Alexander Preisinger presented the set of patches to Wayland and MPlayer2 patches that allow for the open-source video player to work over Wayland via EGL, with input and output working correctly but the only reported shortcoming right now is no window decoration support. The patches can be found here.

      • XDC: Hardware-Independent Graphics Driver & More

        With less than one month to go until the XDC2012 summit and the X.Org Franconian Beer Hike, the schedule for this annual development event is beginning to come together.

        In the past day there’s been two new sessions started by Lucas Stach, one of the Nouveau developers:

      • Mesa’s DRM Library Finally Builds VMWGFX By Default

        In a commit made on Friday to mesa/drm, VMWGFX is now built by default with a commit message of “vmwgfx: No longer experimental…And hasn’t been in a long while..” If someone is against the support, at configure-time for building libdrm they can pass the –disable-vmwgfx switch.

      • Compiz now supports OpenGL ES 2.0
      • Yet Another Intel 2.20.x Graphics Driver Release

        Chris Wilson has released yet another driver update in the xf86-video-intel 2.20 series.

        This latest update though isn’t just centered around Chris pushing out more SNA acceleration architecture updates, but it just has a couple of fixes.

      • Intel Makes More Driver Improvements For Valve’s L4D2

        Developers at Intel’s Open-Source Technology Center have made more improvements to their open-source Linux graphics driver to benefit Valve’s upcoming release of their Left 4 Dead 2 game that’s powered by the Source Engine natively on Linux.

      • Comparing Intel HD 2000/3000/4000 Linux Graphics

        Following the recent Intel HD 2500 Ivy Bridge Linux graphics benchmarks, here’s some more numbers that were recently collected when benchmarking the latest Linux graphics code with the Intel HD 2000/3000/4000 graphics cores when clocking the rest of the CPU to a common speed.

  • Applications

  • Desktop Environments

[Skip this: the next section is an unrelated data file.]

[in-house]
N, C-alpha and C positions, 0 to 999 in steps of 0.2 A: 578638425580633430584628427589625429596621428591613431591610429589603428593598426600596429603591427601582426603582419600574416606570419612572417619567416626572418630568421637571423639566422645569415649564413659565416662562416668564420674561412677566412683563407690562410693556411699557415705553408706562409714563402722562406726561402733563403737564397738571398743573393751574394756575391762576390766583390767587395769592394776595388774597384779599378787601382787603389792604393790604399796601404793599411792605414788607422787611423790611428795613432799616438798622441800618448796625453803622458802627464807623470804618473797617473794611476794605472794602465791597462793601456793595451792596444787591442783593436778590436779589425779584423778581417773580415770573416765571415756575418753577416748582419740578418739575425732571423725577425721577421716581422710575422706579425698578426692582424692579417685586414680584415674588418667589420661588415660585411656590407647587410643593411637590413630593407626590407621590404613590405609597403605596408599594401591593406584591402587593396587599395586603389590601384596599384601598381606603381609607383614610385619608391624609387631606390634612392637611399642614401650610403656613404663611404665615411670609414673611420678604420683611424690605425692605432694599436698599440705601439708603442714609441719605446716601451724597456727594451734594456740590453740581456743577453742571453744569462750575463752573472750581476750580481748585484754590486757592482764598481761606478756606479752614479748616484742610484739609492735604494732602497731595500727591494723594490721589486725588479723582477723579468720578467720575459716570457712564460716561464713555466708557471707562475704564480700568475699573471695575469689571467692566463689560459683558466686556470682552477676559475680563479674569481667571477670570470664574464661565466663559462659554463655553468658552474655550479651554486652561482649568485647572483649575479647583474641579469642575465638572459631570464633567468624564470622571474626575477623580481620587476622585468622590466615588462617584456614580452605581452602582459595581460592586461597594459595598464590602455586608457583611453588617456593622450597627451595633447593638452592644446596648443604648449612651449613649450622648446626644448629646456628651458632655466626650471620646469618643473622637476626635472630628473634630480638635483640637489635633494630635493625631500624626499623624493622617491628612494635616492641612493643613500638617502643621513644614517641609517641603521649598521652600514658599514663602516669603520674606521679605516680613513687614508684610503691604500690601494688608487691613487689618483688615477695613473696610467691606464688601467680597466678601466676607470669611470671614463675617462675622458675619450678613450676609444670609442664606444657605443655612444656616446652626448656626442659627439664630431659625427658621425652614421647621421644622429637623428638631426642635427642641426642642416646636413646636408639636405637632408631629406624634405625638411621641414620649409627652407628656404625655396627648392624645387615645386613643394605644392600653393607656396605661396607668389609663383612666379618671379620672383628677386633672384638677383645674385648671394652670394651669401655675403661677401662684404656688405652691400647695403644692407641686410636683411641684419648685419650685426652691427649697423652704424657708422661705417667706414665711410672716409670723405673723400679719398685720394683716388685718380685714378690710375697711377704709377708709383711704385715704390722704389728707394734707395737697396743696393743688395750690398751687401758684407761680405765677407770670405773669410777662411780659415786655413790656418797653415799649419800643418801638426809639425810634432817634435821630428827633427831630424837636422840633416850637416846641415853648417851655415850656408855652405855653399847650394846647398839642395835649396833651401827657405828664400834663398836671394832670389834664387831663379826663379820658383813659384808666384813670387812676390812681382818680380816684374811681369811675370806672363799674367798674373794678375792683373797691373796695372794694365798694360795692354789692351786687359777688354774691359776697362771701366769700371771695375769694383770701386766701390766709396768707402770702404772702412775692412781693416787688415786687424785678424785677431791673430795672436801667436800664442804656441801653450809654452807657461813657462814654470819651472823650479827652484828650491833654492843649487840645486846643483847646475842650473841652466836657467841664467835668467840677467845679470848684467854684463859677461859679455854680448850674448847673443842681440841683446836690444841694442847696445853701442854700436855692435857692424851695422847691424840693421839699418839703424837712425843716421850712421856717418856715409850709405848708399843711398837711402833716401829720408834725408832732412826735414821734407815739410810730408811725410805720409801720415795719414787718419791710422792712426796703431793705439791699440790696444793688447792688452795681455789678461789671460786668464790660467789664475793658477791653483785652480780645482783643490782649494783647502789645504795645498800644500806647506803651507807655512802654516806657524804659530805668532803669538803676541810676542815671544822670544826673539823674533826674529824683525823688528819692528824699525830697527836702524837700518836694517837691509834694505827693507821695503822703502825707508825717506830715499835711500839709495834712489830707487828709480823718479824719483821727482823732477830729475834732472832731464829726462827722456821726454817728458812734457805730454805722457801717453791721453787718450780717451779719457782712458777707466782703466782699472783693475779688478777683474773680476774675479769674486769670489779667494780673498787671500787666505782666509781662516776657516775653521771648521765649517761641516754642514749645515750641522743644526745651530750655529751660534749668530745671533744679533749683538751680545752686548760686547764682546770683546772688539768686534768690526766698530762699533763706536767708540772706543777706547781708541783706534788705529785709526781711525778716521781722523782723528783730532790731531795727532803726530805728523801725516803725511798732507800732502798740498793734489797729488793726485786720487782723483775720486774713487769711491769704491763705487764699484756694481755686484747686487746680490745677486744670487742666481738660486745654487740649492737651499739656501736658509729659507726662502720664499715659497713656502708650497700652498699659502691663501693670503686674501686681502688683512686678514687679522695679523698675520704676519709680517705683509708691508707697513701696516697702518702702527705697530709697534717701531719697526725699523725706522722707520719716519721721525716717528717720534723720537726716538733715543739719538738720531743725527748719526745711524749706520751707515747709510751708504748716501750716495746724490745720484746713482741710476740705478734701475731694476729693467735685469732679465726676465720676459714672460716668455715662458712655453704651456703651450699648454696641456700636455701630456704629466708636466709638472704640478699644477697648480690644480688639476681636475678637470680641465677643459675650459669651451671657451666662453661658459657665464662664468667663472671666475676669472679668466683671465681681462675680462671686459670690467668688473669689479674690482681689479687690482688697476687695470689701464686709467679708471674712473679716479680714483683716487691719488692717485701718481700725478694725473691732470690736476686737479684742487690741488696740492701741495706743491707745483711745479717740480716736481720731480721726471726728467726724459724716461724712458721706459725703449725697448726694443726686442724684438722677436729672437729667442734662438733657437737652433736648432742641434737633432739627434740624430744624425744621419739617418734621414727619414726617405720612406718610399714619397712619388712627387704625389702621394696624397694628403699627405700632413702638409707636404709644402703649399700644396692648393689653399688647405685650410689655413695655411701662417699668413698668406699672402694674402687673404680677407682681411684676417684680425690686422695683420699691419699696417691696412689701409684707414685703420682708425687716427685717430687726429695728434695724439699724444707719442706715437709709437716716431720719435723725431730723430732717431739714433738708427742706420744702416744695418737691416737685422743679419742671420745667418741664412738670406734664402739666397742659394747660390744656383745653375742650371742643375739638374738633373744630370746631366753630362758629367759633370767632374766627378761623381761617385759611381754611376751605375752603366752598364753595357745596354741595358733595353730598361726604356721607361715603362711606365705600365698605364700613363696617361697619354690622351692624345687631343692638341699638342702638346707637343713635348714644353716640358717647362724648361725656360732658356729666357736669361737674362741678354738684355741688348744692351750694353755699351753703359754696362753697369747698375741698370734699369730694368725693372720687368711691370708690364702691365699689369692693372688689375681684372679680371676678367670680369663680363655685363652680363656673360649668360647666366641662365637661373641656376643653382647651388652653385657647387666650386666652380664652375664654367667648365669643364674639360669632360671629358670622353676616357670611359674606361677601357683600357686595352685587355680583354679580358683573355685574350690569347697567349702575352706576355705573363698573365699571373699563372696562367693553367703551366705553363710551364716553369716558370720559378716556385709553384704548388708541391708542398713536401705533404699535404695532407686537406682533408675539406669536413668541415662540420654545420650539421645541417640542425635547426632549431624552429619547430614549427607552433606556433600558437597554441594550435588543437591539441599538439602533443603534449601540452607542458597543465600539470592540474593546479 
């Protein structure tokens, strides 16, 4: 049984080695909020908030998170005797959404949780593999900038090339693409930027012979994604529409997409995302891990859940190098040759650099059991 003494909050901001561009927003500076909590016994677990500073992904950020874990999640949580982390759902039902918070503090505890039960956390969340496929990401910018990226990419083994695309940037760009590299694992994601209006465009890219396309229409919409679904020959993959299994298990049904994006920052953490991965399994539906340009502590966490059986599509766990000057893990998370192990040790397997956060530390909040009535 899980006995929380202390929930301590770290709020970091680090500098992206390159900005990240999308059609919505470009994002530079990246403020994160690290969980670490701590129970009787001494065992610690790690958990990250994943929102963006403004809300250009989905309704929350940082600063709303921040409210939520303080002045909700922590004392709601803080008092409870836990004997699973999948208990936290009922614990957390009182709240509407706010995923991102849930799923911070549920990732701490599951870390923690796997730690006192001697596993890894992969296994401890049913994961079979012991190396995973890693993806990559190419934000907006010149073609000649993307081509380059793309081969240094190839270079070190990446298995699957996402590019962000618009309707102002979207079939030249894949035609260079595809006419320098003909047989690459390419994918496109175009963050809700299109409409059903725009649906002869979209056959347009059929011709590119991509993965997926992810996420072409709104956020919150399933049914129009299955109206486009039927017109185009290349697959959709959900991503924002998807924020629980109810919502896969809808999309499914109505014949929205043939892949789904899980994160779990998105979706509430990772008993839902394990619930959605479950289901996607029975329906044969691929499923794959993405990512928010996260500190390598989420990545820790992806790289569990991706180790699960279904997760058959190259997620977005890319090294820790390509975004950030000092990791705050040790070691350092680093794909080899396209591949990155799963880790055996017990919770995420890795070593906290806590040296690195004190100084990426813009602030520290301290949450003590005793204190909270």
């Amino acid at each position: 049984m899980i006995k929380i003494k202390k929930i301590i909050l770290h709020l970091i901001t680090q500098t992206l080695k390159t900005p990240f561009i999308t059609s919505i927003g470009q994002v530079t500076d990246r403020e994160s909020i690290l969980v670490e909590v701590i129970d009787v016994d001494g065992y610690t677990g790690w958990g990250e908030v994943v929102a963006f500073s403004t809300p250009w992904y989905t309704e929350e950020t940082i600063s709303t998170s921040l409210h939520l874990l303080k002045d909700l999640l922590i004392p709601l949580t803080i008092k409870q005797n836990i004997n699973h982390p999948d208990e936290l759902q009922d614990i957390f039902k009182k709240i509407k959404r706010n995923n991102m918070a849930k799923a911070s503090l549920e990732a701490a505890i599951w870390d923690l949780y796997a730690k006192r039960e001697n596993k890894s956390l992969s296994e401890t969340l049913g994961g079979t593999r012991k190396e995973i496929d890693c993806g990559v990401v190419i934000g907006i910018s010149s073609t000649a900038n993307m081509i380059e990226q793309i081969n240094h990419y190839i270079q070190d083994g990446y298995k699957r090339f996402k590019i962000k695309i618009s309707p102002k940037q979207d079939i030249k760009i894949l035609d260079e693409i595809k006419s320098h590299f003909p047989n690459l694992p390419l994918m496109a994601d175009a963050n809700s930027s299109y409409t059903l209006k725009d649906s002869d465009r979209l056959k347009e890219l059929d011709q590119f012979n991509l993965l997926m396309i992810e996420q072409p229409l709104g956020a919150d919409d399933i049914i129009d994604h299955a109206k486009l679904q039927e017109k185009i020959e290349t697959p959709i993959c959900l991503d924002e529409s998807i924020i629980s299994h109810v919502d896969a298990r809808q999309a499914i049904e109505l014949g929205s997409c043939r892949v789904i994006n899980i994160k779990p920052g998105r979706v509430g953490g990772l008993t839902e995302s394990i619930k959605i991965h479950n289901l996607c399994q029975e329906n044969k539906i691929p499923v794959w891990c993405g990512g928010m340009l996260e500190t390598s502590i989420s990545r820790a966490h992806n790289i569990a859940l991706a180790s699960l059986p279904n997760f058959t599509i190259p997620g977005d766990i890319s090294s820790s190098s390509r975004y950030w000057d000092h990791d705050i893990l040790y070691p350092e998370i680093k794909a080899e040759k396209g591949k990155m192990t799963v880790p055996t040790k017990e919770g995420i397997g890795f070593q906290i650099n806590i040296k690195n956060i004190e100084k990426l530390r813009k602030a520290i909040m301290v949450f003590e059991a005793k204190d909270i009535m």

• K Desktop Environment/KDE SC/Qt

    • GNOME Desktop

      • Nautilus 3.6 Beta Brings New Features and Improvements

        The GNOME developers behind the Nautilus project (now known as Files) announced earlier today, August 21st, that the Beta release of the upcoming Nautilus 3.6 is now available for download and testing.

      • Division Within GNOME

        When I was first asked to write this article, I immediately thought back to the many articles I’ve seen surrounding this now famous blog post. The blog post highlights one GNOME developer’s view about how GNOME has lost its way and needs a clear direction for the future.

        Others see it differently, of course. A counterpoint to this view was written by Bryan Lunduke, who explains that trying to measure the success of a project such as GMOME using standard metrics is pointless.

        He opines that if users are able to use GNOME to customize their desktops to meet their needs, then the project is in fact a success.

        In this article, I will bypass that minefield entirely. Instead, I’ll focus on the desktop experience of GNOME 3 vs alternatives, while putting emphasis on the user experience – not how the underpinnings of the GNOME desktop work under the hood.

  • Distributions

    • Instant WebKiosk: A Live Distro For Secure Browsing

      We often need to access web services from public computers, most that run Windows. There is always a possibilities, especially on public PCs, that they are infected with viruses and Trojans. It can compromise the accounts of the online services that I use from such terminals.

    • The 5 most popular Linux distributions

      These conclusions are not from a formal survey. Why?

      IDG and Gartner figures only look at pre-installed server operating systems, and Web browser surveys — such as StatCounter and NetMarketShare — don’t drill down far enough to say which Linux desktop distributions are the most popular.

      With that, I have to turn to DistroWatch, the master Linux desktop tracking site for useful desktop Linux use data.

      Before launching into this though, I should point out that the most popular end-user Linux of all is probably in your pocket and not on your desktop: Android, of course. With just over half of the U.S. smartphone market, and hundreds of millions of smartphones around the world, Android is the most popular Linux distribution ever; despite 99 percent of its users not realizing that they’re Linux users.

    • New Releases

    • PCLinuxOS/Mageia/Mandrake/Mandriva Family

      • Five Reasons to Try the New PCLinuxOS

        Hard on the heels of the 19 new distros I wrote about the other day resulting from this month’s “31 Flavors of Fun” project–not to mention major updates to Bodhi Linux and Damn Small Linux, among others–this week has seen the debut of another significant new entry as well.

    • Red Hat Family

      • CloudLinux Reaches Milestone with 1,000 Paying Customers and 9,000 Servers
      • Red Hat CEO: We’re the cloud leader — with Linux

        When you think about the leading cloud computing companies, does the name Red Hat spring to mind? Jim Whitehurst hopes it does. In fact, the CEO of the rapidly growing, Raleigh, NC-based, open source company, is doing everything in his power to ensure that Red Hat has the widest possible portfolio of tools for your private and hybrid cloud — a collection of technologies that Whitehurst says is only rivaled by Microsoft (without the “walled garden” strategy, of course). In addition to Enterprise Linux — the flagship product — Red Hat’s growing cloud stack includes tools for server and storage virtualization, management, security, and an “enterprise-ready” version of OpenStack.